As stakeholders in the enterprise called Nigeria, we all have a duty to provide useful insights that could properly guide the President on his choice of a good successor for IGP Abubakar. The bottom line is that there is the need to find a suitable successor who is capable of moving the police forward in these trying times.
While Nigerians, particularly the security agencies, are still engrossed in the war against terrorists in the country, it is almost certain that the incumbent Inspector-General of Police, IGP, Mohammed Dahiru Abubakar, will, anytime from now, proceed on his terminal leave, preparatory to his final retirement from the Nigeria Police Force. Abubakar has served for about 35 years, having enlisted on July 30, 1979. In the civil service, retirement is determined by either clocking the age of 60 years or 35 years in service, whichever comes first.
Writing under the headline:“Presidency shops for IG Abubakar’s replacement”, one of the nation’s tabloids recently informed its readers that “the search for a new police chief has begun”. According to the report, “likely to make the PSC’s list are Deputy Inspector-General (DIG) Suleiman Fakai and DIG Michael Zuokumur.Also likely are Assistant Inspector-Generals (AIGs) Solomon Arase, Sulaiman Abba, Hassma Agungu, Bala Hassan and Baba Adisa Bolanta”.
According to the report, “the IG is not likely to come from the Southwest since the region has produced Alhaji A.K. Smith and Alhaji Tafa Balogun. The Chief of Air Staff is also from the Southwest and has not been in that position for more than four months…It is not also likely to be from South-south since the President and the Chief of Army Staff are from that region and PSC (Police Service Commission) Chairman Mike Okiro has also been IG. The IG is likely to come from North-central but where we cannot get a good candidate from there, the position could still remain in Northwest”.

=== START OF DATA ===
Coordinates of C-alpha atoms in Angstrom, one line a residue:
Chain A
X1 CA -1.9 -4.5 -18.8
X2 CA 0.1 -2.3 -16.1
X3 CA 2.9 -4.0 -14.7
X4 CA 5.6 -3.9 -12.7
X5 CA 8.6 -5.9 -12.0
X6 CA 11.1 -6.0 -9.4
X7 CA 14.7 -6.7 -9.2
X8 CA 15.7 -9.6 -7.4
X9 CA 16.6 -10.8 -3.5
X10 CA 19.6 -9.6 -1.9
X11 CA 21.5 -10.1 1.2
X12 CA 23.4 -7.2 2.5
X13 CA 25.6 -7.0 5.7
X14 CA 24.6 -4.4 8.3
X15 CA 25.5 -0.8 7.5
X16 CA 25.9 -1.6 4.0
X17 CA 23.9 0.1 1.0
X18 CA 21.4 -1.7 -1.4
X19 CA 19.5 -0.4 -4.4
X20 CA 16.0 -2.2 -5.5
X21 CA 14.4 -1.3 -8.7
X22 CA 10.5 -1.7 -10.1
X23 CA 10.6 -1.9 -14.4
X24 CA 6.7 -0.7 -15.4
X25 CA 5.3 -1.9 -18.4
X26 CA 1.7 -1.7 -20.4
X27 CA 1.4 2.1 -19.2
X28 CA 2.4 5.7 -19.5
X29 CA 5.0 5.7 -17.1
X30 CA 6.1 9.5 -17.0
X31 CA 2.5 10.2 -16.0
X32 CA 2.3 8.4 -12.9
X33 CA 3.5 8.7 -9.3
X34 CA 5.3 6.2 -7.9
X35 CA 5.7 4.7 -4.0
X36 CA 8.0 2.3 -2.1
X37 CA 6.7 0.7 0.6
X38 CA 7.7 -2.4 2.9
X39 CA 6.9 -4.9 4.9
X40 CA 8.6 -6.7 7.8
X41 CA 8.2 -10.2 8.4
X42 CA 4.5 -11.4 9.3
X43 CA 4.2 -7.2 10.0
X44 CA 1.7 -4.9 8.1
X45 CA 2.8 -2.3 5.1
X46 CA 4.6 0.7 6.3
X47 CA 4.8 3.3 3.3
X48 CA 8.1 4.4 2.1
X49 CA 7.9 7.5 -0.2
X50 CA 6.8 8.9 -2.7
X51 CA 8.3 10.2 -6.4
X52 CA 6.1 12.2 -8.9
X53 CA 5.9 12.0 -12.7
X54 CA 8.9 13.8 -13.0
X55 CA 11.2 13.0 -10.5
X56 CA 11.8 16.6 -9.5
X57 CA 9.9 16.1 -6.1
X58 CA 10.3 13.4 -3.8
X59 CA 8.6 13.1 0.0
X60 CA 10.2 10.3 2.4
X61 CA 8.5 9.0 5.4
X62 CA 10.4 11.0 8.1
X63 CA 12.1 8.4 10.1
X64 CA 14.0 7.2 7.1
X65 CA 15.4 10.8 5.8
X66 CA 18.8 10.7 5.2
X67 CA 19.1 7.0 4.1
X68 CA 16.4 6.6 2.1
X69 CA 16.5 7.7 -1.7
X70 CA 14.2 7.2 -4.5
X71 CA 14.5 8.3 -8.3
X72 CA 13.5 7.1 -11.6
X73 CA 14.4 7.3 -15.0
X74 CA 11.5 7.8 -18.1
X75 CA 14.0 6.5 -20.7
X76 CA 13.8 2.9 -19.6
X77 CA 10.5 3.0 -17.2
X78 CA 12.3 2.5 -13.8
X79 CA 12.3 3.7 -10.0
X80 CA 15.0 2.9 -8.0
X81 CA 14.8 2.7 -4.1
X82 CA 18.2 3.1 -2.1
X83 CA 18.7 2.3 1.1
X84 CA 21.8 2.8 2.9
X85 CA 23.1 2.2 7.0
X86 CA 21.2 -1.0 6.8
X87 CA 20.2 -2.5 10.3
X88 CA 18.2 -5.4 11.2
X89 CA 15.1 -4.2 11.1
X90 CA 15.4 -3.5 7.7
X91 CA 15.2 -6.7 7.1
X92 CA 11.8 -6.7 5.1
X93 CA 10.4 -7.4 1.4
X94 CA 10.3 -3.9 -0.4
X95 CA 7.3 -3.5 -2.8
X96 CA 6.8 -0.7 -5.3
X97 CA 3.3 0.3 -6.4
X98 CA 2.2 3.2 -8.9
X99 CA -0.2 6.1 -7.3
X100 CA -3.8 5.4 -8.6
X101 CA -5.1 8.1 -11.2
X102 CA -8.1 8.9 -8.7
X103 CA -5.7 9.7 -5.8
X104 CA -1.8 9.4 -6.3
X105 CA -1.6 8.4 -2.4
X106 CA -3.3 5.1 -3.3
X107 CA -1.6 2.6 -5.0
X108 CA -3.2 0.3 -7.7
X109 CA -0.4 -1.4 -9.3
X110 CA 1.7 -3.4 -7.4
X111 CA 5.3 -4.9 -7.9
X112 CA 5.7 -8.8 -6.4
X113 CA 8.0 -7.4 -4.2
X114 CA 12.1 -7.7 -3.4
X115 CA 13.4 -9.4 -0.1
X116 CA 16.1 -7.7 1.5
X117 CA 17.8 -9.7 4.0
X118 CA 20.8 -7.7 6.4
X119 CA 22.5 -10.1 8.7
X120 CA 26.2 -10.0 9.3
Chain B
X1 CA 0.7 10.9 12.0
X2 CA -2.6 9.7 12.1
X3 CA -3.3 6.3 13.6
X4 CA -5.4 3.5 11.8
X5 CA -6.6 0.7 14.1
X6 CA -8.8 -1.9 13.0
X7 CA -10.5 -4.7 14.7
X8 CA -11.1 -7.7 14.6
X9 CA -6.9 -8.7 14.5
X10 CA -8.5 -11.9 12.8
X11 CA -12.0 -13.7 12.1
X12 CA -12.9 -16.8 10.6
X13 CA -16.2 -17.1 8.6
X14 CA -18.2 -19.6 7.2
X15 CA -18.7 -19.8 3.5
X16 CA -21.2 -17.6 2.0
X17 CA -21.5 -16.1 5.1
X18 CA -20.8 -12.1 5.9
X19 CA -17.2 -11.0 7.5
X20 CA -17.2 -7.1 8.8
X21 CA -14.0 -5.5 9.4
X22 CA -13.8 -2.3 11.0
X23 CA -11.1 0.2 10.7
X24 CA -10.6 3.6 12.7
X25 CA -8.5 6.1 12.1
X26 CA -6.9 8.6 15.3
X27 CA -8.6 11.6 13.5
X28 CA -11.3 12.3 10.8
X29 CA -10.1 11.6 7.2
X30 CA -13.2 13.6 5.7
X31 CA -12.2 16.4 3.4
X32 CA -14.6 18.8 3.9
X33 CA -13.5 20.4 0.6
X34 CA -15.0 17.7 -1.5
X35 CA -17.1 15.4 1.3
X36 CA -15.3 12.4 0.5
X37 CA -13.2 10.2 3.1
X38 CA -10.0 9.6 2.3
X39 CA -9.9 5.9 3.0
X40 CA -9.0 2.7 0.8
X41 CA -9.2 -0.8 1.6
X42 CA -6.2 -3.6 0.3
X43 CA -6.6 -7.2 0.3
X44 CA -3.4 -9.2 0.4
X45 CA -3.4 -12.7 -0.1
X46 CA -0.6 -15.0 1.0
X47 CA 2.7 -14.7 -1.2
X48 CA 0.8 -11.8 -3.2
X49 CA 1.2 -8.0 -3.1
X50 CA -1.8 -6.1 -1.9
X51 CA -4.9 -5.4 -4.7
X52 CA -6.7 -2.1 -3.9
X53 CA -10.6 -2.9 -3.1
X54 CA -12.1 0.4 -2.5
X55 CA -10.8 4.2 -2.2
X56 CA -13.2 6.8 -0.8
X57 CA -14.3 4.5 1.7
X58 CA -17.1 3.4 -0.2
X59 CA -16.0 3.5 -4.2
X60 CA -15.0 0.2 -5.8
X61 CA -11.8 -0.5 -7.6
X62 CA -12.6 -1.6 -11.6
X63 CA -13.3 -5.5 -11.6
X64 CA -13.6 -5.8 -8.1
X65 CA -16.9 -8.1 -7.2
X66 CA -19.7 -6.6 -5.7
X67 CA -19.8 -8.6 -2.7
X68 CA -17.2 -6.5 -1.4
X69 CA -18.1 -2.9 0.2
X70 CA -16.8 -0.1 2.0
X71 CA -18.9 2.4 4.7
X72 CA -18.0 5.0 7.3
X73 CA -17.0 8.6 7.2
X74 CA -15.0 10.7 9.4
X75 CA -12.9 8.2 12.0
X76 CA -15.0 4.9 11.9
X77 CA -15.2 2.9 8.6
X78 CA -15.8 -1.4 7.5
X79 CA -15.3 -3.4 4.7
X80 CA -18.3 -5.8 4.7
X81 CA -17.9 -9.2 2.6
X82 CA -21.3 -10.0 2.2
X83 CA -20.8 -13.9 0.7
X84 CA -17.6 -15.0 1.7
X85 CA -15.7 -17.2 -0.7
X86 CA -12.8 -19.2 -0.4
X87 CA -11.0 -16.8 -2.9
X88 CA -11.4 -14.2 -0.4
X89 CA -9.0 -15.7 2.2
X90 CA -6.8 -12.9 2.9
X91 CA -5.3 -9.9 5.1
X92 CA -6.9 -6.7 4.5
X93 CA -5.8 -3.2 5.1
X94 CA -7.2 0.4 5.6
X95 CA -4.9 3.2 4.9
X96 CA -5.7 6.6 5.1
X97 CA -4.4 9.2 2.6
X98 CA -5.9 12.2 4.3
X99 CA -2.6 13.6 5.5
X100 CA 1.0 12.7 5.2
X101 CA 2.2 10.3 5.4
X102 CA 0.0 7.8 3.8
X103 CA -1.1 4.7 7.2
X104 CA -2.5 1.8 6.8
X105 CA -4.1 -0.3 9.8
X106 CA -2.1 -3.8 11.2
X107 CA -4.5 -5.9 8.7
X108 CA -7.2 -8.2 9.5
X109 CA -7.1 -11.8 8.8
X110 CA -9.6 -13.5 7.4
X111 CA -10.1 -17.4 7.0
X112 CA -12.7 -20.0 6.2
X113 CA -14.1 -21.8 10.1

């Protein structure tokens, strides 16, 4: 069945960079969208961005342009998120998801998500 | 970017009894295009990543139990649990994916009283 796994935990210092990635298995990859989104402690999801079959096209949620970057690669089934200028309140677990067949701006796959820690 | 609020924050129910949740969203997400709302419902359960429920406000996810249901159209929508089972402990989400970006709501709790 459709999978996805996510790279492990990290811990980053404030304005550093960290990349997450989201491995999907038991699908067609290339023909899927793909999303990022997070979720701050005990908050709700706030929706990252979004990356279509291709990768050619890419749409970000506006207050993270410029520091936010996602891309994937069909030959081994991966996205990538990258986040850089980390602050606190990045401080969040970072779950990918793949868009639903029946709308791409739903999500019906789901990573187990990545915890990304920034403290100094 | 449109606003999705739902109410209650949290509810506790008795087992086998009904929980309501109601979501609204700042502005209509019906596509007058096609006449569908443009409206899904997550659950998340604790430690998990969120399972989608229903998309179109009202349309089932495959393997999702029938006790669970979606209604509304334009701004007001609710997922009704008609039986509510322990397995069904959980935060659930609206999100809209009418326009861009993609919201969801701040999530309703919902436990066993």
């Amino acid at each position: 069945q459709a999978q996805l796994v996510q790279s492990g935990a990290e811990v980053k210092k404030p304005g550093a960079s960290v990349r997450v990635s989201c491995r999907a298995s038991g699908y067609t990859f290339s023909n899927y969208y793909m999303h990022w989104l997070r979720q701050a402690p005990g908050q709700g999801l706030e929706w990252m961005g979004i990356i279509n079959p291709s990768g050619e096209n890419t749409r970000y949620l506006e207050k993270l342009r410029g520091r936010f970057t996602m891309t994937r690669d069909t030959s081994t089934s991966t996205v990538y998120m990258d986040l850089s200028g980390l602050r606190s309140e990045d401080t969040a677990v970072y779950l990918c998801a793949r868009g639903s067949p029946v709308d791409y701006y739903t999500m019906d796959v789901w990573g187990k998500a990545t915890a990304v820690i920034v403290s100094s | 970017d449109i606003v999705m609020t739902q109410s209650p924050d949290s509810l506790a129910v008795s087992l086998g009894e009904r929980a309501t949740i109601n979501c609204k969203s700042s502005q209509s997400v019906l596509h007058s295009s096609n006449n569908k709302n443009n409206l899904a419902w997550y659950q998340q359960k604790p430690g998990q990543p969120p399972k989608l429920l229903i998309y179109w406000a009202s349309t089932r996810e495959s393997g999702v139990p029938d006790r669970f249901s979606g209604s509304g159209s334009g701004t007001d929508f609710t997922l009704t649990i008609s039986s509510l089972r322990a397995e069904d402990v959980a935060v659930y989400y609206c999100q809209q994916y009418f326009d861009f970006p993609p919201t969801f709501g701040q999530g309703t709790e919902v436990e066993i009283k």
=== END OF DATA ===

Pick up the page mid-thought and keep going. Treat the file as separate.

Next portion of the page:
The report quoted a police source as saying that “the Presidency ensured that Zuokumur, the DIG in charge of ‘B’ Department, was elevated to that position to prepare him as IG. Zuokumur was AIG in charge of Zone 4, Makurdi, Benue State, before his elevation. He is from the President’s home state, Bayelsa. Fakai is the DIG in charge of ‘A’ Department. He is from Kebbi State, which is in the Northwest”. The report also has it that “another source at the PSC was said to have narrowed down the choice before the President to three candidates – Arase, Abba and Bolanta”.
Obviously, Abubakar has tried his best. But trust Nigerians. The gossip out there is that the IG may have lobbied for an extension of tenure which was rejected by the President who prefers that he leaves when his tenure expires. If actually there was a lobby, the President might have turned it down in view of the prevailing atmosphere in the country. Today, the nation is confronted by a worsening security situation which is aggravated by ceaseless attacks by the Boko Haram terrorists group now on rampage in the North of the country, particularly the Northeast, where a state of emergency has been in place for more than one year. In spite of this, there seems to be no let-up. Presently, more than 250 students of Government Girls’ College, Chibok, Borno State, have been held as hostages by the terrorists who abducted them from their dormitories on the night of April 14, 2014.
In the last few weeks, the terrorists have successfully detonated their lethal wares outside their traditional strongholds in the Northeast. First was the powerful bomb blast that killed more than 100 people and injured many others at the busy Nyayan bus terminus, near Abuja, on Monday, April 14, 2014. While the dust was yet to settle down, there was the Kano bomb blast of Sunday, May 18, 2014, in which no fewer than nine people were killed while scores were wounded. On Tuesday, May 20, the terrorists were on the prowl again, this time, in Jos, which is just recovering from many years of sectarian violence and bloodletting. The city’s rowdy Terminus Market was hit by a twin bomb blast that left more than 200 people dead and many more injured. The killings in the Northeast have not abated either.